The future's grim, if Paolo Bacigalupi is to be believed. Sea levels will rise. Cities will be razed by floods. Plagues - both natural and man-made - will rid the once-green land of a great proportion of the human population. Nature's diversity will be greatly curtailed, with both animals and plants becoming extinct in the cleansing of the planet.
It's for these reasons that I'm please to live in 21st century Yorkshire rather than 23rd century Thailand. It's a grim place. The world is recovering from the effects of global warming. Carbon-based fuels are gone, replaced by manual wind-up springs which contain energy. Food production is no longer a natural process; such has been the extent of the dying-back of nature that fruits and other forms of sustenance have to be artificially produced. These so-called 'calorie companies' are regarded as an evil - albeit a necessary one.
This is the world of The Windup Girl, a richly-textured, brilliantly realised place, chock full of scams and schemes and intrigues. Corruption and coercion go hand in hand. Very few men have honour. It's in this world that the titular windup girl lives. She's one of the New People, a Japanese invention with enhanced genes making her immune to illnesses and enhancing her abilities. She's also been bred to serve, initially a Japanese master, but then, after he discarded her, a second, less honourable man in a land where she's a million miles from welcome.
When she meets Anderson Lake - a calorie man working for one of the calorie companies - her influence on the turbulent Thailand of the 23rd century could hardly be predicted.
Much as I'm loath to bring something so unrelated as Shrek to the fore in a review of such a fantastic novel as The Windup Girl, I'm afraid I have to. Remember the part about ogres having layers, like onions? The Windup Girl reminds me of that, but for different reasons. There's the careful, subtle layering of a dangerous world and also the intrigues, the plots within plots. It's all intricate and beautifully done.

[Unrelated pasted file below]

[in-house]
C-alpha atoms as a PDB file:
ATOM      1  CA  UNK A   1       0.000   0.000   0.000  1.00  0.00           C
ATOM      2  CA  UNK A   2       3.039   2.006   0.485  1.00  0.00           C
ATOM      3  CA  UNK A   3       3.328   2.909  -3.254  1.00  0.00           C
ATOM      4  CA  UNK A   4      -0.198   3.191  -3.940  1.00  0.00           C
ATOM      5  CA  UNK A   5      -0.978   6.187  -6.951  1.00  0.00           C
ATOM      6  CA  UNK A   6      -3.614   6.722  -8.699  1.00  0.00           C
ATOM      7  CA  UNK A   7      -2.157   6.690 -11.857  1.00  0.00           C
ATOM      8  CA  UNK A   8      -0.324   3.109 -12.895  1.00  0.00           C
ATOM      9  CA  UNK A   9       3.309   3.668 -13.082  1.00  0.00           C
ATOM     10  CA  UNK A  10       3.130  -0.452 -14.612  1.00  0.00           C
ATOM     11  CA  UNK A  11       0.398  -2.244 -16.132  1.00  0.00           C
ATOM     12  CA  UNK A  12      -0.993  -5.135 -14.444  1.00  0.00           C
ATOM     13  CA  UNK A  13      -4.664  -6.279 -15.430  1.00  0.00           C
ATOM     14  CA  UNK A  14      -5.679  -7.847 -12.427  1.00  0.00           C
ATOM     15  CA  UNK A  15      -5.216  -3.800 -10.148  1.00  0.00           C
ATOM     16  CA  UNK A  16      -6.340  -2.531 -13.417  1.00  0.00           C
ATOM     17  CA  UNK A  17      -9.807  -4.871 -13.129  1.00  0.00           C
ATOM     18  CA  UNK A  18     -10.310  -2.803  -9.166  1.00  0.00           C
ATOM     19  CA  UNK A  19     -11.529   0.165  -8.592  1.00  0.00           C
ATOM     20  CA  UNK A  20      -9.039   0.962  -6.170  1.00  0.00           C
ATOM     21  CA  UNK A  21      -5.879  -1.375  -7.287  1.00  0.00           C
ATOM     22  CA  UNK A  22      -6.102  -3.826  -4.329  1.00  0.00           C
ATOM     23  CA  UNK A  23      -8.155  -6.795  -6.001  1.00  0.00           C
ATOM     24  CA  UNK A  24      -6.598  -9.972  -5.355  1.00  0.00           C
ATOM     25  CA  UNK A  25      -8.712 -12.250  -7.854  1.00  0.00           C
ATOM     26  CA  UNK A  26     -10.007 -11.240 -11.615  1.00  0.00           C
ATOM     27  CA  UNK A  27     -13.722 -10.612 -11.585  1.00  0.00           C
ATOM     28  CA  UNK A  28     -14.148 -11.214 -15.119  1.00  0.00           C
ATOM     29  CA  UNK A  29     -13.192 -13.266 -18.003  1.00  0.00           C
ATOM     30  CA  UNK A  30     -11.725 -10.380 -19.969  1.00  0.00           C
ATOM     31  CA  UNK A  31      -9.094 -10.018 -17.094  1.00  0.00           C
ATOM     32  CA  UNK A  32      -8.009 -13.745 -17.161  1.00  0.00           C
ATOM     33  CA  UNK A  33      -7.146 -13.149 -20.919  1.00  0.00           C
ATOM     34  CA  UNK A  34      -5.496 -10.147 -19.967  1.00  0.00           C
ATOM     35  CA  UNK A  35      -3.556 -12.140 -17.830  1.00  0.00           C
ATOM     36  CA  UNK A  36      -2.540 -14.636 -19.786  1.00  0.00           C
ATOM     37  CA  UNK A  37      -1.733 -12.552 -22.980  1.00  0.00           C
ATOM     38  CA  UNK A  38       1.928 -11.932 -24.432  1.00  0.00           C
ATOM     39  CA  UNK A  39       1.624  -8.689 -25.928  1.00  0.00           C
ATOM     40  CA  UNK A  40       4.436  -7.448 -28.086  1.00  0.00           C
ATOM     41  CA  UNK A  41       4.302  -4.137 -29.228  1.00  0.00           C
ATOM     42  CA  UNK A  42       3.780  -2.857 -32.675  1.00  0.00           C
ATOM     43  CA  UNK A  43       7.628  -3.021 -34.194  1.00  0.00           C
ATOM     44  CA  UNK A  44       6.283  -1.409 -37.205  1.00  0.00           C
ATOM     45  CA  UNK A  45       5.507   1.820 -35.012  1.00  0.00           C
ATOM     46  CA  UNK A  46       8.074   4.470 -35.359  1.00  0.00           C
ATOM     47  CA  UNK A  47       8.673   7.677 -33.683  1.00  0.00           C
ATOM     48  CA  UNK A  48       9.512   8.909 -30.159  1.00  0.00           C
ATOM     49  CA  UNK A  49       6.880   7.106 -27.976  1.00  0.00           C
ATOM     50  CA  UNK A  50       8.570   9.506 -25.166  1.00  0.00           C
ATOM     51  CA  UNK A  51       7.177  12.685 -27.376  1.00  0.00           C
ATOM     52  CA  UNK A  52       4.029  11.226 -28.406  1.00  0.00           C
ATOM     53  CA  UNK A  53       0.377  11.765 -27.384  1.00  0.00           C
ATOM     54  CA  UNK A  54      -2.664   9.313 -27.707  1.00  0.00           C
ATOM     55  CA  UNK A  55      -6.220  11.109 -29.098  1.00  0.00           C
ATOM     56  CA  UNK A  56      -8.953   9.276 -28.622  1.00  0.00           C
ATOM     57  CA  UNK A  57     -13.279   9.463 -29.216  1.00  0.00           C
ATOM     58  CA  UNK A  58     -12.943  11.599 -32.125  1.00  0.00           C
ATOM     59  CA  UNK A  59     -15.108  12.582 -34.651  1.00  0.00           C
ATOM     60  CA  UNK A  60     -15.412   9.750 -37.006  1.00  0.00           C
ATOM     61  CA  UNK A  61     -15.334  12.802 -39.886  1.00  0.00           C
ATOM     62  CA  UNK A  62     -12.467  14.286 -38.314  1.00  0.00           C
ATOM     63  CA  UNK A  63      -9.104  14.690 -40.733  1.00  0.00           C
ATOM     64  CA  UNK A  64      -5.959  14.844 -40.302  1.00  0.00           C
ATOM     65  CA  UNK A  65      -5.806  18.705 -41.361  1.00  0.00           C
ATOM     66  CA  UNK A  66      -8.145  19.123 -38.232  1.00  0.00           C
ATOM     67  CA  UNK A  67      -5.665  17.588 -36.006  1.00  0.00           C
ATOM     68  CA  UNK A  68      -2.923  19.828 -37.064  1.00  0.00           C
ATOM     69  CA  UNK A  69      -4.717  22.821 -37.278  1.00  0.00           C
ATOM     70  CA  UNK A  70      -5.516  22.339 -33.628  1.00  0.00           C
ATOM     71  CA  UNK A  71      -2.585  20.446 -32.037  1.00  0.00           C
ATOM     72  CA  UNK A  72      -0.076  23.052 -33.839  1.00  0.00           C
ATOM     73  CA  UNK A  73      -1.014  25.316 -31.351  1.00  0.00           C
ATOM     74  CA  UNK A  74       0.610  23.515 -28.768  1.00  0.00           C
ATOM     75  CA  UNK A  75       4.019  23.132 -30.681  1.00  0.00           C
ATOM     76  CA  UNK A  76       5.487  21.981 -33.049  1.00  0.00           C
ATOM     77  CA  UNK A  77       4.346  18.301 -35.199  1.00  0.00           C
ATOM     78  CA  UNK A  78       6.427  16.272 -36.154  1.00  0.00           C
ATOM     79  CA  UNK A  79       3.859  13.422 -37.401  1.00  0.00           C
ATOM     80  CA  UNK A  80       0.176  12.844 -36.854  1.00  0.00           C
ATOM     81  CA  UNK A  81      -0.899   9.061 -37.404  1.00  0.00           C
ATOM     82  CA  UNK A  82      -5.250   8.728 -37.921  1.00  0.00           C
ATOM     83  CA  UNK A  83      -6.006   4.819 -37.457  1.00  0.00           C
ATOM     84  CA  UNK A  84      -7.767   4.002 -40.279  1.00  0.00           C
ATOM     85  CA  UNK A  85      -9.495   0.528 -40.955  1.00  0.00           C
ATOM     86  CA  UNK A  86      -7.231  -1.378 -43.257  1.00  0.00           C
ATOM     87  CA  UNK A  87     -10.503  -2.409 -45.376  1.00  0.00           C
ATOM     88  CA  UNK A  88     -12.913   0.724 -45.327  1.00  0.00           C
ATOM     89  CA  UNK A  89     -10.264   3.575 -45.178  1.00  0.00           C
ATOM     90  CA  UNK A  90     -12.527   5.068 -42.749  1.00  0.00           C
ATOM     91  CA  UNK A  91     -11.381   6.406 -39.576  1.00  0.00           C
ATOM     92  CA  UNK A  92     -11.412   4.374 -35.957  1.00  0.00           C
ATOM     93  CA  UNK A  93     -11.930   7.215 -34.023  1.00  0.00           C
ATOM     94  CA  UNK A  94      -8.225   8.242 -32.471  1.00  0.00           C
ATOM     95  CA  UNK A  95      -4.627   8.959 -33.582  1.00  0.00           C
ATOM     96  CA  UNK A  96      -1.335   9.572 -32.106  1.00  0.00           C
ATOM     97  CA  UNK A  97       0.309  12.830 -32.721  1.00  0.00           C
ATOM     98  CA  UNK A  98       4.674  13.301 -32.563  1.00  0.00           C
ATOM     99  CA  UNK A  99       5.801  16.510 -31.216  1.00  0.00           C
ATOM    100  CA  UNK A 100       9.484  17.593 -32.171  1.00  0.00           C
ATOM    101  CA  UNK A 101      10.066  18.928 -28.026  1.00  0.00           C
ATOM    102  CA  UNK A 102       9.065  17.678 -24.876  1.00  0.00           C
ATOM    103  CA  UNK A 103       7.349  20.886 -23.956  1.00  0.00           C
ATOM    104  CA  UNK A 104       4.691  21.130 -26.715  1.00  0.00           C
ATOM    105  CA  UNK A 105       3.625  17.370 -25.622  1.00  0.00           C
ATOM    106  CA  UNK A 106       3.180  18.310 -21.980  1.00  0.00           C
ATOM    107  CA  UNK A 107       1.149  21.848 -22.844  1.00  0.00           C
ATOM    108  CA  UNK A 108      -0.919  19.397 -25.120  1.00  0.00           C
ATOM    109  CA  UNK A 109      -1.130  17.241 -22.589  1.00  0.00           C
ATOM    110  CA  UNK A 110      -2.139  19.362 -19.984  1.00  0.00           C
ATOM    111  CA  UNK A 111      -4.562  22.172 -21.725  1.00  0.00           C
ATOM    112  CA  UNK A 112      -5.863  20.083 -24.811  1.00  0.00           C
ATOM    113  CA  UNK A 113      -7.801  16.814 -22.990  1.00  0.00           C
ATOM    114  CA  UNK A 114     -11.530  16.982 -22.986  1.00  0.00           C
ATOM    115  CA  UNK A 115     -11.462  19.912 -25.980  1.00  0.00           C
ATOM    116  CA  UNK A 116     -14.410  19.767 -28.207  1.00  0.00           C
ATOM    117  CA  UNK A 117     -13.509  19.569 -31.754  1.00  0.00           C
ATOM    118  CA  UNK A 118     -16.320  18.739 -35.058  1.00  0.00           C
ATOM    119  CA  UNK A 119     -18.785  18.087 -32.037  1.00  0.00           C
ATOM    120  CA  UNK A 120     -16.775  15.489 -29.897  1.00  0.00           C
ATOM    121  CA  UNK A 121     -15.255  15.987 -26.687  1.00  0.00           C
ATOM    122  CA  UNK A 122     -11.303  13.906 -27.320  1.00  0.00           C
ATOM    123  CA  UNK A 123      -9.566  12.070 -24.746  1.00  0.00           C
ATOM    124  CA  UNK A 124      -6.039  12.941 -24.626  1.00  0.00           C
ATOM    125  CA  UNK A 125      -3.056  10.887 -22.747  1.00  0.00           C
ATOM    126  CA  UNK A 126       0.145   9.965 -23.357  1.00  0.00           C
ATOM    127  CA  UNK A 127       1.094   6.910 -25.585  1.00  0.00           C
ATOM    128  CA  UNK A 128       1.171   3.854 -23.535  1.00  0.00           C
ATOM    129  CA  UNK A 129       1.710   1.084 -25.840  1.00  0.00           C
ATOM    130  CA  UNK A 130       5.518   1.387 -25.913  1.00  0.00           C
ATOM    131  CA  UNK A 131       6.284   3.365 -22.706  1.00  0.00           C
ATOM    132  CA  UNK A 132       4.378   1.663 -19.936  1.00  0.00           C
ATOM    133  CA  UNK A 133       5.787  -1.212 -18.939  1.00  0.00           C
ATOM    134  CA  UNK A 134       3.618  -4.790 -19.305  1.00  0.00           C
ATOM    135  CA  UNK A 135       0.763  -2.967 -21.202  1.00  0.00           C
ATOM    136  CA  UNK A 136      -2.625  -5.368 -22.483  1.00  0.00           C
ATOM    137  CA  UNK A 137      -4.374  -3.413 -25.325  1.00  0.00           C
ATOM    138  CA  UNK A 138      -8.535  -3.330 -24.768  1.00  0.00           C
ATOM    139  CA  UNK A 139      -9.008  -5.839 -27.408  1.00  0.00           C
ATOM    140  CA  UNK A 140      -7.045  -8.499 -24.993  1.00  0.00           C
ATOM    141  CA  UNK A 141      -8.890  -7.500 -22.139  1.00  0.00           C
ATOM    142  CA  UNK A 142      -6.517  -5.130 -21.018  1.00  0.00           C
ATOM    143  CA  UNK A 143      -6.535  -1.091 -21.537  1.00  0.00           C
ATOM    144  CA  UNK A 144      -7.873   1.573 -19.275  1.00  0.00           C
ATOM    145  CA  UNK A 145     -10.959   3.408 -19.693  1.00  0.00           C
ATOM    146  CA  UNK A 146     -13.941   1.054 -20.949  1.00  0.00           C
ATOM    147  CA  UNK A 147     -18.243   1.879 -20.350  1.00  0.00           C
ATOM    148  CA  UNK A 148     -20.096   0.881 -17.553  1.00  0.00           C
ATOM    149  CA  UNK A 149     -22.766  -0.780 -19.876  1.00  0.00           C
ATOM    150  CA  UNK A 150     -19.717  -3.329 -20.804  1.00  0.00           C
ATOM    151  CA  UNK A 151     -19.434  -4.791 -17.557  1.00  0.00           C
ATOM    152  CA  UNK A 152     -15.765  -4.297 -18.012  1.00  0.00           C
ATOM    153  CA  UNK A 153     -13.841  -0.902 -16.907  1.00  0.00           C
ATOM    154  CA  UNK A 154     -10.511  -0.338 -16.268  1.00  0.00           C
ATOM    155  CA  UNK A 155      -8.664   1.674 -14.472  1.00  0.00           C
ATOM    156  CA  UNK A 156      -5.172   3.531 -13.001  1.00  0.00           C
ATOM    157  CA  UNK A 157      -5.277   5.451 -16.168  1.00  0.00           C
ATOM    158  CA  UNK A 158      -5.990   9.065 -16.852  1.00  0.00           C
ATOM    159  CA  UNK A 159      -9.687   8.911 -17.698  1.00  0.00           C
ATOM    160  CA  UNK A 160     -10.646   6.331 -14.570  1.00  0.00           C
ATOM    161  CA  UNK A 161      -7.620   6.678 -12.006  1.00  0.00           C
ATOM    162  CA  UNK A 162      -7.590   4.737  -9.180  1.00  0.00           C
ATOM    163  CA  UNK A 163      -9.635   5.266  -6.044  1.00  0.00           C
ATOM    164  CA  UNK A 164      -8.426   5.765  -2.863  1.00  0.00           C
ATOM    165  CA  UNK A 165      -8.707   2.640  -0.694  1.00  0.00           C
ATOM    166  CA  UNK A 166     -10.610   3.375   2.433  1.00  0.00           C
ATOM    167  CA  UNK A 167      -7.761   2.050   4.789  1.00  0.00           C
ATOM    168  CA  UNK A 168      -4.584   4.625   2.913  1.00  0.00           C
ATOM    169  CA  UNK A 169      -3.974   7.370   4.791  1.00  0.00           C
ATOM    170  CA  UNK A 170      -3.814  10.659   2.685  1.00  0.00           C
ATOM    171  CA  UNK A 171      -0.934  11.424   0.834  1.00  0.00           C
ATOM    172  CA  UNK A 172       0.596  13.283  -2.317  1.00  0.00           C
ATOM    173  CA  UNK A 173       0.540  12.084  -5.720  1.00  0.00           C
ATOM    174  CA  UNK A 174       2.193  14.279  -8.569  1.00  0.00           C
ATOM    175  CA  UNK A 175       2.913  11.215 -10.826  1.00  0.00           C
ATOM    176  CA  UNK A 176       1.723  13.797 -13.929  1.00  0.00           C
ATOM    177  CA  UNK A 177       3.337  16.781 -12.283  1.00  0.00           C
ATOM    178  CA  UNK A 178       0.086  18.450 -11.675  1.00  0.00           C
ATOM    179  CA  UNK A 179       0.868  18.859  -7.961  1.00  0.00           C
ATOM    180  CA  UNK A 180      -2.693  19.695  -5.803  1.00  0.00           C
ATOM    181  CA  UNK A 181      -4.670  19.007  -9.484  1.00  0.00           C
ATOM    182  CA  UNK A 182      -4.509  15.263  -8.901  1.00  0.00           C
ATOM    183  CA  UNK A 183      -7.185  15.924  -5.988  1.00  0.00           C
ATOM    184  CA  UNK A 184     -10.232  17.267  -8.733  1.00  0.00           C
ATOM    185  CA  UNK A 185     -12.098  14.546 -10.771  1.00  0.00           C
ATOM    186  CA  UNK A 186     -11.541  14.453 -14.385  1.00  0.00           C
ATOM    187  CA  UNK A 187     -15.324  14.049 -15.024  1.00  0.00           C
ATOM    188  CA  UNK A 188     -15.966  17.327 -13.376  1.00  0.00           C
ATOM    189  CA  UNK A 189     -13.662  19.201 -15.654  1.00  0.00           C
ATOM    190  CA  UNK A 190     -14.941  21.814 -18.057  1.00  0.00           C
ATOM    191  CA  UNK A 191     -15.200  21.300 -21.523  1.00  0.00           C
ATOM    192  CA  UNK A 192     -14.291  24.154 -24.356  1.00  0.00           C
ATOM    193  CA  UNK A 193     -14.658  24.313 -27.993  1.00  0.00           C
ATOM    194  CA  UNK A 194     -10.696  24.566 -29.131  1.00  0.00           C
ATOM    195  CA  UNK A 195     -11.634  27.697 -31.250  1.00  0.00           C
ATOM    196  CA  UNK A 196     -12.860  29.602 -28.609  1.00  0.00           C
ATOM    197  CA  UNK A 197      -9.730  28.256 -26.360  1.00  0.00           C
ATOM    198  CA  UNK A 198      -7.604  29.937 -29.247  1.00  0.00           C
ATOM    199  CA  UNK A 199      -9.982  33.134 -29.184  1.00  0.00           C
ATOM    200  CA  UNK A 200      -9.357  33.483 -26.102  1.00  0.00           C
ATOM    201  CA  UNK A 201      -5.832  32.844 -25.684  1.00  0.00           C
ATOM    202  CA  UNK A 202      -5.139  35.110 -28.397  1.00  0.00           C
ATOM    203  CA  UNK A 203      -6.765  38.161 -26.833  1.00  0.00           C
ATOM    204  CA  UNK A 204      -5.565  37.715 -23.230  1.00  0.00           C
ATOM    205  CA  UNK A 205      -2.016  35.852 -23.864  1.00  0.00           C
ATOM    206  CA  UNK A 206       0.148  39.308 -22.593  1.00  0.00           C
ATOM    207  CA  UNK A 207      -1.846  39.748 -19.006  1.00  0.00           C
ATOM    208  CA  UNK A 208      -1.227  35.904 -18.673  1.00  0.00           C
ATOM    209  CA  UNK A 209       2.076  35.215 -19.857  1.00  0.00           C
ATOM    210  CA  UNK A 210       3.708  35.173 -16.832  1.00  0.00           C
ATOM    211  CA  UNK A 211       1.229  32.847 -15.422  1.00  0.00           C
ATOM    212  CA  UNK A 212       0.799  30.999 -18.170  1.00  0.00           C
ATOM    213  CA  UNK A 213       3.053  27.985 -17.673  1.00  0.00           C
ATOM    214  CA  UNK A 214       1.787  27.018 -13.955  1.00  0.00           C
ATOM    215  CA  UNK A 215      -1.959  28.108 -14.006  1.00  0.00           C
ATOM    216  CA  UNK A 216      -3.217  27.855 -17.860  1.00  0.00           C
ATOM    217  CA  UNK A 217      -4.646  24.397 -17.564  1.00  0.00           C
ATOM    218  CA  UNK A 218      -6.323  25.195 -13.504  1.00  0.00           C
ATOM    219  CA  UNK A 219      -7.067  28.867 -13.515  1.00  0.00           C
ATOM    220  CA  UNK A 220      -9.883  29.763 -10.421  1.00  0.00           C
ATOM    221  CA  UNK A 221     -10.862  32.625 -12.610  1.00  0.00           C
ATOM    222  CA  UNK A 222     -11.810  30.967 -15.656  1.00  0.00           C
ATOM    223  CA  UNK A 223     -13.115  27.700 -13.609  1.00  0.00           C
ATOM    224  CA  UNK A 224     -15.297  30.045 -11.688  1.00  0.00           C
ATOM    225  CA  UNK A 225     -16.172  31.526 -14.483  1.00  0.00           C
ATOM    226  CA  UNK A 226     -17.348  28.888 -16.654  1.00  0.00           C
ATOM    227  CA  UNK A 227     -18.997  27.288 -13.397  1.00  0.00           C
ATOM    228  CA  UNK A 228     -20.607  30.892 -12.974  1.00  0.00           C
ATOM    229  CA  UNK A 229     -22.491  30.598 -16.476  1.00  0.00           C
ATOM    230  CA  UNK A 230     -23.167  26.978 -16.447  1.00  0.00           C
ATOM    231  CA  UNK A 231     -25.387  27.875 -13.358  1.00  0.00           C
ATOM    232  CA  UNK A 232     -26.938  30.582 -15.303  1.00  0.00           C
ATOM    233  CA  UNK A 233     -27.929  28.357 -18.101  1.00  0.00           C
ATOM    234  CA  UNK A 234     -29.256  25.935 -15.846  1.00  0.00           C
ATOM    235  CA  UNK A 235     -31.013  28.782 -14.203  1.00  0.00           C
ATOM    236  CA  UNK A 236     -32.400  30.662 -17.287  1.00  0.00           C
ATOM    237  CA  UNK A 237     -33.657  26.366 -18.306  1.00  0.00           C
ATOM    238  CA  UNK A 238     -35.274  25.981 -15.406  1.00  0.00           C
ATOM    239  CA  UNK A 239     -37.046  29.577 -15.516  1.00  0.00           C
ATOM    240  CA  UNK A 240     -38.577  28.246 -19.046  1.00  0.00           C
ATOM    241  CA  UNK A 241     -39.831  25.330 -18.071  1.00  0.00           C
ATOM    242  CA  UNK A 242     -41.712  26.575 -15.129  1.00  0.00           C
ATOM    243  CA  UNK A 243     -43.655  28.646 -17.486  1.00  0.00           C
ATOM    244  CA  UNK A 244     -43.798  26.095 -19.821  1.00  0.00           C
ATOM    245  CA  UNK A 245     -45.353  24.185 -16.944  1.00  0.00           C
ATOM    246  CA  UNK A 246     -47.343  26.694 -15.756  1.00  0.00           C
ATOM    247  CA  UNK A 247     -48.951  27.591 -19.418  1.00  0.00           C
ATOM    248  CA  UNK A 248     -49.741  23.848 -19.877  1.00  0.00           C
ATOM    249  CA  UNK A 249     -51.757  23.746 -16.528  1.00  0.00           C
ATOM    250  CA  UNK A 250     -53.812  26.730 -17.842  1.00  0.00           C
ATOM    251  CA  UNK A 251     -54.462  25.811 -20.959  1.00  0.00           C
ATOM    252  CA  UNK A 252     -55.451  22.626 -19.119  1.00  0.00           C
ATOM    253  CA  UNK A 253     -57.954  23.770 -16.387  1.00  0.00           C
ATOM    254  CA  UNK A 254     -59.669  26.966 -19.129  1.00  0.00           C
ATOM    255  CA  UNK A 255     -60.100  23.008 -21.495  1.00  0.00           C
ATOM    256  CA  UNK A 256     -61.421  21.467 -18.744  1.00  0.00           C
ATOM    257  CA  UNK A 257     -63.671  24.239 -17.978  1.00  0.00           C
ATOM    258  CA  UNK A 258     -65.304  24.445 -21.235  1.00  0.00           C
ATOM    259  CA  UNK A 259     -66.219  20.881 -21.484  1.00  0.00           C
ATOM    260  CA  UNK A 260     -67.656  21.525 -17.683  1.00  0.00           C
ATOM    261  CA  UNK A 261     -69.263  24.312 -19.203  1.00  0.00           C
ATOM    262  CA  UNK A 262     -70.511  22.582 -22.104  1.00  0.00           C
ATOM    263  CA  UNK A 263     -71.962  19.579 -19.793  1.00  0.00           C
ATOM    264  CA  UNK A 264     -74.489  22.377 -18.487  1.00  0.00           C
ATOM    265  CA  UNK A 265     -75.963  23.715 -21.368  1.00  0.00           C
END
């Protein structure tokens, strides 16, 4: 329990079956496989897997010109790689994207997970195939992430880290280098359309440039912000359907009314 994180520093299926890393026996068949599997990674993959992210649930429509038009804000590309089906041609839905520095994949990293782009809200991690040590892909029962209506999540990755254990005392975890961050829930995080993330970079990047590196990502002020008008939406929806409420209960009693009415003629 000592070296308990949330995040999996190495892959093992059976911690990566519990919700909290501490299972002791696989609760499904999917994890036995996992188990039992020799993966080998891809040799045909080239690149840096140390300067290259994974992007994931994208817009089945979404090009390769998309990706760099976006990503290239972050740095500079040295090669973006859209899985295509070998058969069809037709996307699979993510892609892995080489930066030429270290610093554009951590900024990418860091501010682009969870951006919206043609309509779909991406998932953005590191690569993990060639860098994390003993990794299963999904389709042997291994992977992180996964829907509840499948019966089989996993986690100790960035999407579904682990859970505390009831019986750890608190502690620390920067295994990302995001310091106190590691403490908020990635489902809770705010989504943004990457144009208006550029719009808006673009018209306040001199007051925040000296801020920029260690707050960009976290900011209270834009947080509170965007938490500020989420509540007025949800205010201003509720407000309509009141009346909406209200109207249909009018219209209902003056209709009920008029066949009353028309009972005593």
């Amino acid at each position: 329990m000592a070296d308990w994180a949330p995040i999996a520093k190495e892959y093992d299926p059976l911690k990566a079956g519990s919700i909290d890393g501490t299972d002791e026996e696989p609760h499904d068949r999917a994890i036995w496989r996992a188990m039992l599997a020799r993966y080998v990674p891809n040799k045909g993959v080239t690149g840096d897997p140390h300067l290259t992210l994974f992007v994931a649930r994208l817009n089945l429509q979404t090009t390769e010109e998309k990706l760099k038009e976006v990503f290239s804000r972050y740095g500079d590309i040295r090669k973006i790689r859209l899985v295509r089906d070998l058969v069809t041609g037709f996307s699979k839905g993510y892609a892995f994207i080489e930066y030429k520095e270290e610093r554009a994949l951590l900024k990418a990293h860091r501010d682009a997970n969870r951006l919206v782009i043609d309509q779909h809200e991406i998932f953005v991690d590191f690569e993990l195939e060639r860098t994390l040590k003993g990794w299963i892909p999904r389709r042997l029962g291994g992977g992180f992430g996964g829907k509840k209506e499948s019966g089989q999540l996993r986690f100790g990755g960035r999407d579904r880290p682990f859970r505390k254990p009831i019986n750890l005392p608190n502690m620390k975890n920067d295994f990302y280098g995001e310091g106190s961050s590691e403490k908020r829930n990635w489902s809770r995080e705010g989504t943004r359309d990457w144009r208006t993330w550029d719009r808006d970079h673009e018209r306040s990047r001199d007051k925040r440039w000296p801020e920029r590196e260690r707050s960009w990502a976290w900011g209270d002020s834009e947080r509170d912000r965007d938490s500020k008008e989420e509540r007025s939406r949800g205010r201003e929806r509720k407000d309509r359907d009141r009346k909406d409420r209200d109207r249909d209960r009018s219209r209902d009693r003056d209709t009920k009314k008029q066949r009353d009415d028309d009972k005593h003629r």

And it's not just the world and the intrigues that have multiple layers. The characters carry the story superbly. It's rare to see a world so brilliantly realised with equally brilliant characters populating that same environment, but it happens here. Emiko - the windup girl - in particular makes an interesting character. Doomed to subservience by her genes, her battle with herself and her innate submissiveness is fascinating, even if some of the scenes involving her are disturbing.
It's perhaps a mark of The Windup Girl's quality when I'm not finding fault with the writing or the plot or the characters, but that instead my biggest complaint is the disturbing scenes of sexual abuse. It always makes for uncomfortable reading, no matter the context and the surrounding quality. In this case, its inclusion was justified, but with one scene in particular near the end it felt unnerving.
Overall, however, I enjoyed The Windup Girl like I've enjoyed only a handful of other novels over the past year or so. Not since Hyperion have I dished out lavish praise, but in this case I feel justified in doing so. Read this book. It really is contemporary SF at its very finest. And I can't say more than that.